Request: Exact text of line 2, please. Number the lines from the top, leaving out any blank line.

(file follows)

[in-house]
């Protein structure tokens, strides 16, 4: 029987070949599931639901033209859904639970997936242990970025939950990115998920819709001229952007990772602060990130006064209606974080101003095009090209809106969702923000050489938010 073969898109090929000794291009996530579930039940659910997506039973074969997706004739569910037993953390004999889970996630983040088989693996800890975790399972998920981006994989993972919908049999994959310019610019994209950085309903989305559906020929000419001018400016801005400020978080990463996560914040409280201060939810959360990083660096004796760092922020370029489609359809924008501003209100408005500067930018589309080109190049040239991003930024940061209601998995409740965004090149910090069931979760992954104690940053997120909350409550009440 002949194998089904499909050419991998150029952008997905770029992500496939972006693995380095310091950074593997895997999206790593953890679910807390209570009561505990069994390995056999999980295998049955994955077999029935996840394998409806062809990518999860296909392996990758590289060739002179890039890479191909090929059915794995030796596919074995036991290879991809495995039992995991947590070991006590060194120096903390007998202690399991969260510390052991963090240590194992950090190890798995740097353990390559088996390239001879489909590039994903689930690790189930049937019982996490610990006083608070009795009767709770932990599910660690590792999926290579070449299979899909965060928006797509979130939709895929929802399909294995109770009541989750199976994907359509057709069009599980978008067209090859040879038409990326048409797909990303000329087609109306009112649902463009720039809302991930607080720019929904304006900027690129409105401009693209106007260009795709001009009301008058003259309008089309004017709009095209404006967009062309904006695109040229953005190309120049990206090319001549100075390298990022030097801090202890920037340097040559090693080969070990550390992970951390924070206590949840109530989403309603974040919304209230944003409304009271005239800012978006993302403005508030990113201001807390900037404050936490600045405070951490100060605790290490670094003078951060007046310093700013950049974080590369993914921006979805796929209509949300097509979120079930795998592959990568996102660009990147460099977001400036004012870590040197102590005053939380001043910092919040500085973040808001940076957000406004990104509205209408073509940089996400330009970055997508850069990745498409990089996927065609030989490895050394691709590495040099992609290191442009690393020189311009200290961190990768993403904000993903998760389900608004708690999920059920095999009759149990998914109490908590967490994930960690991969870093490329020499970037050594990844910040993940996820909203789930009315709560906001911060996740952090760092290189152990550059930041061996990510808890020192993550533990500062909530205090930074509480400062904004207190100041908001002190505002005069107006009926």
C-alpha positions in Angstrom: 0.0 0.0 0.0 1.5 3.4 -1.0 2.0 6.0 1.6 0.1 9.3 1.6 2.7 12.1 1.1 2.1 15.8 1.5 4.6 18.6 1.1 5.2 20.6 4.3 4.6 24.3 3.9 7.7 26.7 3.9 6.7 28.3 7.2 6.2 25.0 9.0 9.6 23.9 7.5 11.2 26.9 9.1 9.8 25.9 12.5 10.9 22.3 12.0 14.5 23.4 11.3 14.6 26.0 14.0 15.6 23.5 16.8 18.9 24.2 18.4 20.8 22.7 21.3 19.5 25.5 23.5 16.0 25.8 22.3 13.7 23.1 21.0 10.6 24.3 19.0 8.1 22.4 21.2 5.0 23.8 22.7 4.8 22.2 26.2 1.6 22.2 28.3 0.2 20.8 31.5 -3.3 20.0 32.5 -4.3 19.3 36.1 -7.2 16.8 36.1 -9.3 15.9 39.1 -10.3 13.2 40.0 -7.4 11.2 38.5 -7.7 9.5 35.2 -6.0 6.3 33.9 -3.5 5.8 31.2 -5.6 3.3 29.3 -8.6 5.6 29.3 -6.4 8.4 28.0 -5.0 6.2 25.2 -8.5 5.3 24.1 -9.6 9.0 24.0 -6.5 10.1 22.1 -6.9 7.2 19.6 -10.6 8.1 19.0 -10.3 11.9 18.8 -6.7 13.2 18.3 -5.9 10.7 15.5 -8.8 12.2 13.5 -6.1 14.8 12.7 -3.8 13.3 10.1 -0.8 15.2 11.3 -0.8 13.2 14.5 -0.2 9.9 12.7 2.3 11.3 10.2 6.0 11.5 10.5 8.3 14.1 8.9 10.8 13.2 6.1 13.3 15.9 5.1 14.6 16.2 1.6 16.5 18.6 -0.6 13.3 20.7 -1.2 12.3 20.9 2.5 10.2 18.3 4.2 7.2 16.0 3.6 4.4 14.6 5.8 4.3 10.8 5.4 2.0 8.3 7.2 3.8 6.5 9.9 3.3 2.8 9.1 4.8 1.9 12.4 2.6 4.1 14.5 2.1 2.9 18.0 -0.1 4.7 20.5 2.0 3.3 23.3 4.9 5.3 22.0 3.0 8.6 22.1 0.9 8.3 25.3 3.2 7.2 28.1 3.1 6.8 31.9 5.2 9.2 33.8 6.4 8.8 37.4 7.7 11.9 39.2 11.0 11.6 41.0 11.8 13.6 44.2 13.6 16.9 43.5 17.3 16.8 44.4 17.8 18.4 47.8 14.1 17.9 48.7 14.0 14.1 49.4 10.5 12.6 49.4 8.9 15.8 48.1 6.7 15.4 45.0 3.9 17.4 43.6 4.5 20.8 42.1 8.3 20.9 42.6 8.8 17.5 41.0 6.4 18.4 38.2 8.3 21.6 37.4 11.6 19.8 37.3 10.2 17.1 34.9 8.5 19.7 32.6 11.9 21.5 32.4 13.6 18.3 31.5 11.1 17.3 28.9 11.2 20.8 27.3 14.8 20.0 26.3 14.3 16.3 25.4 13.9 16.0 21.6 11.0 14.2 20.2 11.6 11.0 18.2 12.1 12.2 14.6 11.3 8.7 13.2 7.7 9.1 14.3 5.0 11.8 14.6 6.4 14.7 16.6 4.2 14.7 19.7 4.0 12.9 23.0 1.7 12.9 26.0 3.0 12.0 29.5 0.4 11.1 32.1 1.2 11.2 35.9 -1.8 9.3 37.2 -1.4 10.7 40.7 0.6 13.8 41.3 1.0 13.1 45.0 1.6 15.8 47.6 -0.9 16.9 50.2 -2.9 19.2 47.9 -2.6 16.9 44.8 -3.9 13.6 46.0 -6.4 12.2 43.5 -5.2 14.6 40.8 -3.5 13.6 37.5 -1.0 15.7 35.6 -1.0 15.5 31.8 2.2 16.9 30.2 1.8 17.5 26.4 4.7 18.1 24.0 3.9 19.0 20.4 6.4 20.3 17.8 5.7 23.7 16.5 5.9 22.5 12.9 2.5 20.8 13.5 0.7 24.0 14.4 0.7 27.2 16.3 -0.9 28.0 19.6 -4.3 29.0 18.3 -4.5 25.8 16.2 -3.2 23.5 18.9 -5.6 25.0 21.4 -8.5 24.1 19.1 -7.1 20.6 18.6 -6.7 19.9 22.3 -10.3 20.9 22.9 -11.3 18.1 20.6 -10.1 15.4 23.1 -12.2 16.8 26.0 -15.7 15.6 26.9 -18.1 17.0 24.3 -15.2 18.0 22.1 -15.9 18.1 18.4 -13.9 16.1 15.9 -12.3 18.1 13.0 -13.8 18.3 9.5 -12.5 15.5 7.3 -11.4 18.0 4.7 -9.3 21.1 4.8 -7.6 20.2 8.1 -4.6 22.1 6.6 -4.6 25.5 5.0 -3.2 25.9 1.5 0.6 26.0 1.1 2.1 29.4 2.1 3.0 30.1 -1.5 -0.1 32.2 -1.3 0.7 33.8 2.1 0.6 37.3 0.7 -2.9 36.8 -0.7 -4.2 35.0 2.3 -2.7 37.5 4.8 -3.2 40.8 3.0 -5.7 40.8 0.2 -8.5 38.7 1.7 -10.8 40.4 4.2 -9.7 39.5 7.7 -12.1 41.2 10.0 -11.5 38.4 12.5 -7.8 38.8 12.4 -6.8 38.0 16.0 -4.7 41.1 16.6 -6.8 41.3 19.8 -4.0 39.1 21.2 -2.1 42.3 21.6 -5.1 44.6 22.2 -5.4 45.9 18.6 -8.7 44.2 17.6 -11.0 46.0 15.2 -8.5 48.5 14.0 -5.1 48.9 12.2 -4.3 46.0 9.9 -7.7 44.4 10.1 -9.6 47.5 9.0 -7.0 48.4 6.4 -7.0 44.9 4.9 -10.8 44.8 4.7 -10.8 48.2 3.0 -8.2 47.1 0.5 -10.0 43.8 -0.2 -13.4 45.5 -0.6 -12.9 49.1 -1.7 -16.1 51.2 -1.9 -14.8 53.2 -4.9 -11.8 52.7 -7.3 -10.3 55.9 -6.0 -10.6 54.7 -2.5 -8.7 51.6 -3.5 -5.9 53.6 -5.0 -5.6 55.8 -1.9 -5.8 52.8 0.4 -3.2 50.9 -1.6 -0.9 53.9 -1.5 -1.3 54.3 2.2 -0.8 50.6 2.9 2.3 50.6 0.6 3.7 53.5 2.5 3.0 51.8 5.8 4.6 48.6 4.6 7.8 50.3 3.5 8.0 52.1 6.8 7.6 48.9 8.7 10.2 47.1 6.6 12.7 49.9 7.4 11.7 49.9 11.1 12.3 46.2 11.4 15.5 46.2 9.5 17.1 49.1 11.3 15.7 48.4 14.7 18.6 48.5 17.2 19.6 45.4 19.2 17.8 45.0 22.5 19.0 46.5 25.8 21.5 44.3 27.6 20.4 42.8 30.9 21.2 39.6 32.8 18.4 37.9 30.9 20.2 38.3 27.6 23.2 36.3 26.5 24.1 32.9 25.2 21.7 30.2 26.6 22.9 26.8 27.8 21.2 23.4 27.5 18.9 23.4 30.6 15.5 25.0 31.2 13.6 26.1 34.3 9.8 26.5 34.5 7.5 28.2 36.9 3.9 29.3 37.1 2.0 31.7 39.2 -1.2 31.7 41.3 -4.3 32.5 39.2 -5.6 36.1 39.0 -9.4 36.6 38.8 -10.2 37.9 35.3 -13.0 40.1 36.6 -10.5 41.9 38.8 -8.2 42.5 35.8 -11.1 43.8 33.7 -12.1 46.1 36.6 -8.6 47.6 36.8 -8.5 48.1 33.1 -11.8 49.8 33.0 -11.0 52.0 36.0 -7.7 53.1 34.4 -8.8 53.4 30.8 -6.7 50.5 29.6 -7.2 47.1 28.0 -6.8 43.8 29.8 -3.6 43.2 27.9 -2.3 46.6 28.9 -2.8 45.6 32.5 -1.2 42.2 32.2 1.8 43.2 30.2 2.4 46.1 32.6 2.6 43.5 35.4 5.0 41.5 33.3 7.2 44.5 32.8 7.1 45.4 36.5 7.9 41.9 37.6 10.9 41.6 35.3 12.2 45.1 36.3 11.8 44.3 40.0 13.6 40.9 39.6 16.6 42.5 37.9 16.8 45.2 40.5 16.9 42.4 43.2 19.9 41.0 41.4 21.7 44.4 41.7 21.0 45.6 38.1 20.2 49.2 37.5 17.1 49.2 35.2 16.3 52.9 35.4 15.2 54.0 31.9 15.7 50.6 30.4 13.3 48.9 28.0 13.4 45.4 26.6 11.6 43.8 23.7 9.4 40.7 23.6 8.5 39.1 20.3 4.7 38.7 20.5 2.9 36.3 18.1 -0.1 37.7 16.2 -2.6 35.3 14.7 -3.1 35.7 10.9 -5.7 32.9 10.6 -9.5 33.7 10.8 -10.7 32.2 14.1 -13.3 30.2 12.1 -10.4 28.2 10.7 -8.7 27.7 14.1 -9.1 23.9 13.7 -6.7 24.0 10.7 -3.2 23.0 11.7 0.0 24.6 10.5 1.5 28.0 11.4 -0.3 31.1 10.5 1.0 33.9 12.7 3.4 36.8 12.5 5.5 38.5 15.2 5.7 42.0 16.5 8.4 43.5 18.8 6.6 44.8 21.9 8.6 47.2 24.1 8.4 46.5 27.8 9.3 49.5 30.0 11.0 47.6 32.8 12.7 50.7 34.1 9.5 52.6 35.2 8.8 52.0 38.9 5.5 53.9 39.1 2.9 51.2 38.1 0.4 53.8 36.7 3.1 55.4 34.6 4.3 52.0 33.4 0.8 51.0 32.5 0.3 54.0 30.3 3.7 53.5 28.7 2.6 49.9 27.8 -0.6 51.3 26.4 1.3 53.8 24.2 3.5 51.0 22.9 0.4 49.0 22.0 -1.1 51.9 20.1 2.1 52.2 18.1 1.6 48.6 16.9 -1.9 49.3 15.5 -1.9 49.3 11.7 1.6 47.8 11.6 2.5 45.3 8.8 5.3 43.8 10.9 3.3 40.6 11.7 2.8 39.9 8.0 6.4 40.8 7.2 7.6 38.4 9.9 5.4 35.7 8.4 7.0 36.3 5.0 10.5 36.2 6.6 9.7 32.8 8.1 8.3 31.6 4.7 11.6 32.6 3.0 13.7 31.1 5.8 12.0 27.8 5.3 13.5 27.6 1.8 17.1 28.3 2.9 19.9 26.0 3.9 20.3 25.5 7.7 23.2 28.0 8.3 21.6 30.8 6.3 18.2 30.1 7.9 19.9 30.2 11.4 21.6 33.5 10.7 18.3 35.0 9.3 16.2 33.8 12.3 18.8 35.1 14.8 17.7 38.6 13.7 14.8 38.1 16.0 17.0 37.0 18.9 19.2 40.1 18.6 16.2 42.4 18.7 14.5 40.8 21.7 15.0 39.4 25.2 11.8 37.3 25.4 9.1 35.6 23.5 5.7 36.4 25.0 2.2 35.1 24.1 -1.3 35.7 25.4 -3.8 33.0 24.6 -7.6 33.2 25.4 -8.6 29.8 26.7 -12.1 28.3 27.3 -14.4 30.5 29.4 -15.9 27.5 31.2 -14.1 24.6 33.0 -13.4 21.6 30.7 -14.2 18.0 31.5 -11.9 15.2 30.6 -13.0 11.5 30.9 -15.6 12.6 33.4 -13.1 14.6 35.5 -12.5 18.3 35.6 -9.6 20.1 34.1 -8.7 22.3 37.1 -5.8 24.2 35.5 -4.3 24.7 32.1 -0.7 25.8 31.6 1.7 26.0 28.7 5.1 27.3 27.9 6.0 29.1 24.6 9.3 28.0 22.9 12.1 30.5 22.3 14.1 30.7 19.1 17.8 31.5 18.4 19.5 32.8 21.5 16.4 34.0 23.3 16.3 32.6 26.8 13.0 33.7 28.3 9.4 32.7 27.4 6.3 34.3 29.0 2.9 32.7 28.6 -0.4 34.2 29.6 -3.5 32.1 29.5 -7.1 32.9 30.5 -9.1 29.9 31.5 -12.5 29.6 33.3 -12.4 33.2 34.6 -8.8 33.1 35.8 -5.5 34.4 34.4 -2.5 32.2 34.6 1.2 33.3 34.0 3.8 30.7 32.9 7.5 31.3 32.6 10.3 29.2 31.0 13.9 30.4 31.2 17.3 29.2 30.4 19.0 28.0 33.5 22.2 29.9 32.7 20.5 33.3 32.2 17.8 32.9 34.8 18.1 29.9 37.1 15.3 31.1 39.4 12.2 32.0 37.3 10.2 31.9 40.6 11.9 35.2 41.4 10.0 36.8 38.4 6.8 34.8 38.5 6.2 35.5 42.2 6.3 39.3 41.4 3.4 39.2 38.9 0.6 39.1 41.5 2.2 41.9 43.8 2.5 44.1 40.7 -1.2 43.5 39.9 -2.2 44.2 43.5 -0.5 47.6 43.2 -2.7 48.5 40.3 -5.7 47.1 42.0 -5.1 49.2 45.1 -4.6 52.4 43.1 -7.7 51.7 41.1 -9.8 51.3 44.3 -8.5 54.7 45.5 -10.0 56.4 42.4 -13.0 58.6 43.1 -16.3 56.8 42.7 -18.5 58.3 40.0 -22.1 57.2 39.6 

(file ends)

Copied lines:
């Protein structure tokens, strides 16, 4: 029987070949599931639901033209859904639970997936242990970025939950990115998920819709001229952007990772602060990130006064209606974080101003095009090209809106969702923000050489938010 073969898109090929000794291009996530579930039940659910997506039973074969997706004739569910037993953390004999889970996630983040088989693996800890975790399972998920981006994989993972919908049999994959310019610019994209950085309903989305559906020929000419001018400016801005400020978080990463996560914040409280201060939810959360990083660096004796760092922020370029489609359809924008501003209100408005500067930018589309080109190049040239991003930024940061209601998995409740965004090149910090069931979760992954104690940053997120909350409550009440 002949194998089904499909050419991998150029952008997905770029992500496939972006693995380095310091950074593997895997999206790593953890679910807390209570009561505990069994390995056999999980295998049955994955077999029935996840394998409806062809990518999860296909392996990758590289060739002179890039890479191909090929059915794995030796596919074995036991290879991809495995039992995991947590070991006590060194120096903390007998202690399991969260510390052991963090240590194992950090190890798995740097353990390559088996390239001879489909590039994903689930690790189930049937019982996490610990006083608070009795009767709770932990599910660690590792999926290579070449299979899909965060928006797509979130939709895929929802399909294995109770009541989750199976994907359509057709069009599980978008067209090859040879038409990326048409797909990303000329087609109306009112649902463009720039809302991930607080720019929904304006900027690129409105401009693209106007260009795709001009009301008058003259309008089309004017709009095209404006967009062309904006695109040229953005190309120049990206090319001549100075390298990022030097801090202890920037340097040559090693080969070990550390992970951390924070206590949840109530989403309603974040919304209230944003409304009271005239800012978006993302403005508030990113201001807390900037404050936490600045405070951490100060605790290490670094003078951060007046310093700013950049974080590369993914921006979805796929209509949300097509979120079930795998592959990568996102660009990147460099977001400036004012870590040197102590005053939380001043910092919040500085973040808001940076957000406004990104509205209408073509940089996400330009970055997508850069990745498409990089996927065609030989490895050394691709590495040099992609290191442009690393020189311009200290961190990768993403904000993903998760389900608004708690999920059920095999009759149990998914109490908590967490994930960690991969870093490329020499970037050594990844910040993940996820909203789930009315709560906001911060996740952090760092290189152990550059930041061996990510808890020192993550533990500062909530205090930074509480400062904004207190100041908001002190505002005069107006009926």